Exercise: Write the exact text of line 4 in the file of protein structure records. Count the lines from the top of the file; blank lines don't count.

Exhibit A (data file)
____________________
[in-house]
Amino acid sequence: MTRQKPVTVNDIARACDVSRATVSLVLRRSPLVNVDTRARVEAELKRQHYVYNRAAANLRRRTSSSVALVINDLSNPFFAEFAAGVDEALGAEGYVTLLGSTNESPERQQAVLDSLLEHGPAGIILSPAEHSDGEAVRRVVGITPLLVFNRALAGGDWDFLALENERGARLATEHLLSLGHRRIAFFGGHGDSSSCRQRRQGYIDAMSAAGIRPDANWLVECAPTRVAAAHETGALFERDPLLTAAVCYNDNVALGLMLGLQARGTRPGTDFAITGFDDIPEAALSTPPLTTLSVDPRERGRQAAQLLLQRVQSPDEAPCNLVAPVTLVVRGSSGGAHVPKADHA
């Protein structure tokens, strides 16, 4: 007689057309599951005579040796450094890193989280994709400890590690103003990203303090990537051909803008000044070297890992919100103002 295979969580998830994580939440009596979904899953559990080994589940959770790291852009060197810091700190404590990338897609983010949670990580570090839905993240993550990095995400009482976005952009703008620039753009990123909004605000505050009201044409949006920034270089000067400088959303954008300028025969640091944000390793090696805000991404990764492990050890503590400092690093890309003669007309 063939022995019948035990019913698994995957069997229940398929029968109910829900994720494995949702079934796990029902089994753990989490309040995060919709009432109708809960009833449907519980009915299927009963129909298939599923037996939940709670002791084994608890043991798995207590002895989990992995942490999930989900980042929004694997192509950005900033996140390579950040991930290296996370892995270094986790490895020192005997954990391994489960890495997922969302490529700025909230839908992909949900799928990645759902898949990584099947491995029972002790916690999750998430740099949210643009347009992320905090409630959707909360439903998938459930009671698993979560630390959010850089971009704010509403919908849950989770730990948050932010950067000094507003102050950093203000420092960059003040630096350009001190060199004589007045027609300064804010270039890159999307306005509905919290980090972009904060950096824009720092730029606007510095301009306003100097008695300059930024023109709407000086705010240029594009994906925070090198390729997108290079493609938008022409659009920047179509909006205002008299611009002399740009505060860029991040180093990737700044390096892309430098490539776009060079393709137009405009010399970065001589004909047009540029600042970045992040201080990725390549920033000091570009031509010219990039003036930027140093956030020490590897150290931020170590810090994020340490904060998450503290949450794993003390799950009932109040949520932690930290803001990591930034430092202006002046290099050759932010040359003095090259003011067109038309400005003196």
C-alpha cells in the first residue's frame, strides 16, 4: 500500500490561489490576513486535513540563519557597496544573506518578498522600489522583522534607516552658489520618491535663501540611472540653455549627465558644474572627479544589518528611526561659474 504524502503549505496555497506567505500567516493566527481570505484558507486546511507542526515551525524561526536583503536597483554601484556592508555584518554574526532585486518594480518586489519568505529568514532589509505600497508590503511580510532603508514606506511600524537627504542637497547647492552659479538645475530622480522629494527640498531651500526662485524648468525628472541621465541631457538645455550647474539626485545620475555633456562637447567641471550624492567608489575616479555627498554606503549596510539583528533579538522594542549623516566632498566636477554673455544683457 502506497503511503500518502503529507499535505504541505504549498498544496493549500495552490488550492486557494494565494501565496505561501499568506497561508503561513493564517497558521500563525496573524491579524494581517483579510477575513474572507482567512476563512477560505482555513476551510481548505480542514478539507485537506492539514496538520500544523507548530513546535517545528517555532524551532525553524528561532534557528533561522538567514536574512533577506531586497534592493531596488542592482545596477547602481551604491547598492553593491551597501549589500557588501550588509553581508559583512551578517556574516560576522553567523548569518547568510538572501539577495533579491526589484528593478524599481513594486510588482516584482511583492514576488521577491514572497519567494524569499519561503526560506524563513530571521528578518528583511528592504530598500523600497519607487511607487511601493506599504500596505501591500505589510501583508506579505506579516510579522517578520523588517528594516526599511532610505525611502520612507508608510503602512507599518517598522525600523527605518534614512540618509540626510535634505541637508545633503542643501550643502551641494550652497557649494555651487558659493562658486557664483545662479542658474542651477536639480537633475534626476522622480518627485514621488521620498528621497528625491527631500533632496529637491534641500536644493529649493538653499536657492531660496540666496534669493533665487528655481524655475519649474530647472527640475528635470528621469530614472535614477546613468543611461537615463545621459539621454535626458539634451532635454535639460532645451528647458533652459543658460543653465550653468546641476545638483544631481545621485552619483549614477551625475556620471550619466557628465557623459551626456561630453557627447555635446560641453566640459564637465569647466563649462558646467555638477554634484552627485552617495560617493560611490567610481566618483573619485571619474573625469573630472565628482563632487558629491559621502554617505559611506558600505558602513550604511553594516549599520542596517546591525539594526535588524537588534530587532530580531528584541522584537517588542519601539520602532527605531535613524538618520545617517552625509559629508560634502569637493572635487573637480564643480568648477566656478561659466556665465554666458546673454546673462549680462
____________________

C-alpha cells in the first residue's frame, strides 16, 4: 500500500490561489490576513486535513540563519557597496544573506518578498522600489522583522534607516552658489520618491535663501540611472540653455549627465558644474572627479544589518528611526561659474 504524502503549505496555497506567505500567516493566527481570505484558507486546511507542526515551525524561526536583503536597483554601484556592508555584518554574526532585486518594480518586489519568505529568514532589509505600497508590503511580510532603508514606506511600524537627504542637497547647492552659479538645475530622480522629494527640498531651500526662485524648468525628472541621465541631457538645455550647474539626485545620475555633456562637447567641471550624492567608489575616479555627498554606503549596510539583528533579538522594542549623516566632498566636477554673455544683457 502506497503511503500518502503529507499535505504541505504549498498544496493549500495552490488550492486557494494565494501565496505561501499568506497561508503561513493564517497558521500563525496573524491579524494581517483579510477575513474572507482567512476563512477560505482555513476551510481548505480542514478539507485537506492539514496538520500544523507548530513546535517545528517555532524551532525553524528561532534557528533561522538567514536574512533577506531586497534592493531596488542592482545596477547602481551604491547598492553593491551597501549589500557588501550588509553581508559583512551578517556574516560576522553567523548569518547568510538572501539577495533579491526589484528593478524599481513594486510588482516584482511583492514576488521577491514572497519567494524569499519561503526560506524563513530571521528578518528583511528592504530598500523600497519607487511607487511601493506599504500596505501591500505589510501583508506579505506579516510579522517578520523588517528594516526599511532610505525611502520612507508608510503602512507599518517598522525600523527605518534614512540618509540626510535634505541637508545633503542643501550643502551641494550652497557649494555651487558659493562658486557664483545662479542658474542651477536639480537633475534626476522622480518627485514621488521620498528621497528625491527631500533632496529637491534641500536644493529649493538653499536657492531660496540666496534669493533665487528655481524655475519649474530647472527640475528635470528621469530614472535614477546613468543611461537615463545621459539621454535626458539634451532635454535639460532645451528647458533652459543658460543653465550653468546641476545638483544631481545621485552619483549614477551625475556620471550619466557628465557623459551626456561630453557627447555635446560641453566640459564637465569647466563649462558646467555638477554634484552627485552617495560617493560611490567610481566618483573619485571619474573625469573630472565628482563632487558629491559621502554617505559611506558600505558602513550604511553594516549599520542596517546591525539594526535588524537588534530587532530580531528584541522584537517588542519601539520602532527605531535613524538618520545617517552625509559629508560634502569637493572635487573637480564643480568648477566656478561659466556665465554666458546673454546673462549680462